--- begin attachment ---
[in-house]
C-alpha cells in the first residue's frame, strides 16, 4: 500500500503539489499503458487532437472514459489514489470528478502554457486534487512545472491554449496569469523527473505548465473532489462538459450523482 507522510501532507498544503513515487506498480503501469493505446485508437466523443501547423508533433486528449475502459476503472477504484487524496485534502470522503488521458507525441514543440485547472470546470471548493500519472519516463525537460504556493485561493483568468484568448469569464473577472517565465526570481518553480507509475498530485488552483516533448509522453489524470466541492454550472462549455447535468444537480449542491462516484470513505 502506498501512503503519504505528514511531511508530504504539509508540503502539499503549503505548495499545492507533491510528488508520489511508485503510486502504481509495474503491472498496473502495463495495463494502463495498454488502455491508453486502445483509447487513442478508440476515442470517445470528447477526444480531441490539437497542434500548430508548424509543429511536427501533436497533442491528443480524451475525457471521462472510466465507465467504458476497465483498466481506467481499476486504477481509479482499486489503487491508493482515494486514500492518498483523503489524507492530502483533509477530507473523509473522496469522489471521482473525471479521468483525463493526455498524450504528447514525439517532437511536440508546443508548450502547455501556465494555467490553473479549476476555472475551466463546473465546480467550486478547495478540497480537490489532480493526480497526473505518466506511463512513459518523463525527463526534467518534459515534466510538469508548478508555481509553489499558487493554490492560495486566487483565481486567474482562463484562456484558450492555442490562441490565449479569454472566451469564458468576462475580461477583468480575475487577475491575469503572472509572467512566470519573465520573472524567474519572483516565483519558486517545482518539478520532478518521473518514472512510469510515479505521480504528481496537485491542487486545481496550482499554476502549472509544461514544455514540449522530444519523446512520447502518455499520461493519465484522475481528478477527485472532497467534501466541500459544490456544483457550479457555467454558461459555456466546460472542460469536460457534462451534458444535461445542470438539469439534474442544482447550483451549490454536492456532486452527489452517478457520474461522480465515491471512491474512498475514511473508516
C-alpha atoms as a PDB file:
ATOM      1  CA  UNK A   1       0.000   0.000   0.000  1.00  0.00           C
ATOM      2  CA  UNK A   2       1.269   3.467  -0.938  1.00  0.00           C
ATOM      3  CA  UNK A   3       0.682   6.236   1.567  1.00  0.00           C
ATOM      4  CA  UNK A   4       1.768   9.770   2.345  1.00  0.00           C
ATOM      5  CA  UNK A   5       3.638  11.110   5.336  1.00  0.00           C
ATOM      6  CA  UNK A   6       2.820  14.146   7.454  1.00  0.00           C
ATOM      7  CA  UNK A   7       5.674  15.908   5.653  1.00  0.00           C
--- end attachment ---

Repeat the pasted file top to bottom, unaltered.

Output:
[in-house]
C-alpha cells in the first residue's frame, strides 16, 4: 500500500503539489499503458487532437472514459489514489470528478502554457486534487512545472491554449496569469523527473505548465473532489462538459450523482 507522510501532507498544503513515487506498480503501469493505446485508437466523443501547423508533433486528449475502459476503472477504484487524496485534502470522503488521458507525441514543440485547472470546470471548493500519472519516463525537460504556493485561493483568468484568448469569464473577472517565465526570481518553480507509475498530485488552483516533448509522453489524470466541492454550472462549455447535468444537480449542491462516484470513505 502506498501512503503519504505528514511531511508530504504539509508540503502539499503549503505548495499545492507533491510528488508520489511508485503510486502504481509495474503491472498496473502495463495495463494502463495498454488502455491508453486502445483509447487513442478508440476515442470517445470528447477526444480531441490539437497542434500548430508548424509543429511536427501533436497533442491528443480524451475525457471521462472510466465507465467504458476497465483498466481506467481499476486504477481509479482499486489503487491508493482515494486514500492518498483523503489524507492530502483533509477530507473523509473522496469522489471521482473525471479521468483525463493526455498524450504528447514525439517532437511536440508546443508548450502547455501556465494555467490553473479549476476555472475551466463546473465546480467550486478547495478540497480537490489532480493526480497526473505518466506511463512513459518523463525527463526534467518534459515534466510538469508548478508555481509553489499558487493554490492560495486566487483565481486567474482562463484562456484558450492555442490562441490565449479569454472566451469564458468576462475580461477583468480575475487577475491575469503572472509572467512566470519573465520573472524567474519572483516565483519558486517545482518539478520532478518521473518514472512510469510515479505521480504528481496537485491542487486545481496550482499554476502549472509544461514544455514540449522530444519523446512520447502518455499520461493519465484522475481528478477527485472532497467534501466541500459544490456544483457550479457555467454558461459555456466546460472542460469536460457534462451534458444535461445542470438539469439534474442544482447550483451549490454536492456532486452527489452517478457520474461522480465515491471512491474512498475514511473508516
C-alpha atoms as a PDB file:
ATOM      1  CA  UNK A   1       0.000   0.000   0.000  1.00  0.00           C
ATOM      2  CA  UNK A   2       1.269   3.467  -0.938  1.00  0.00           C
ATOM      3  CA  UNK A   3       0.682   6.236   1.567  1.00  0.00           C
ATOM      4  CA  UNK A   4       1.768   9.770   2.345  1.00  0.00           C
ATOM      5  CA  UNK A   5       3.638  11.110   5.336  1.00  0.00           C
ATOM      6  CA  UNK A   6       2.820  14.146   7.454  1.00  0.00           C
ATOM      7  CA  UNK A   7       5.674  15.908   5.653  1.00  0.00           C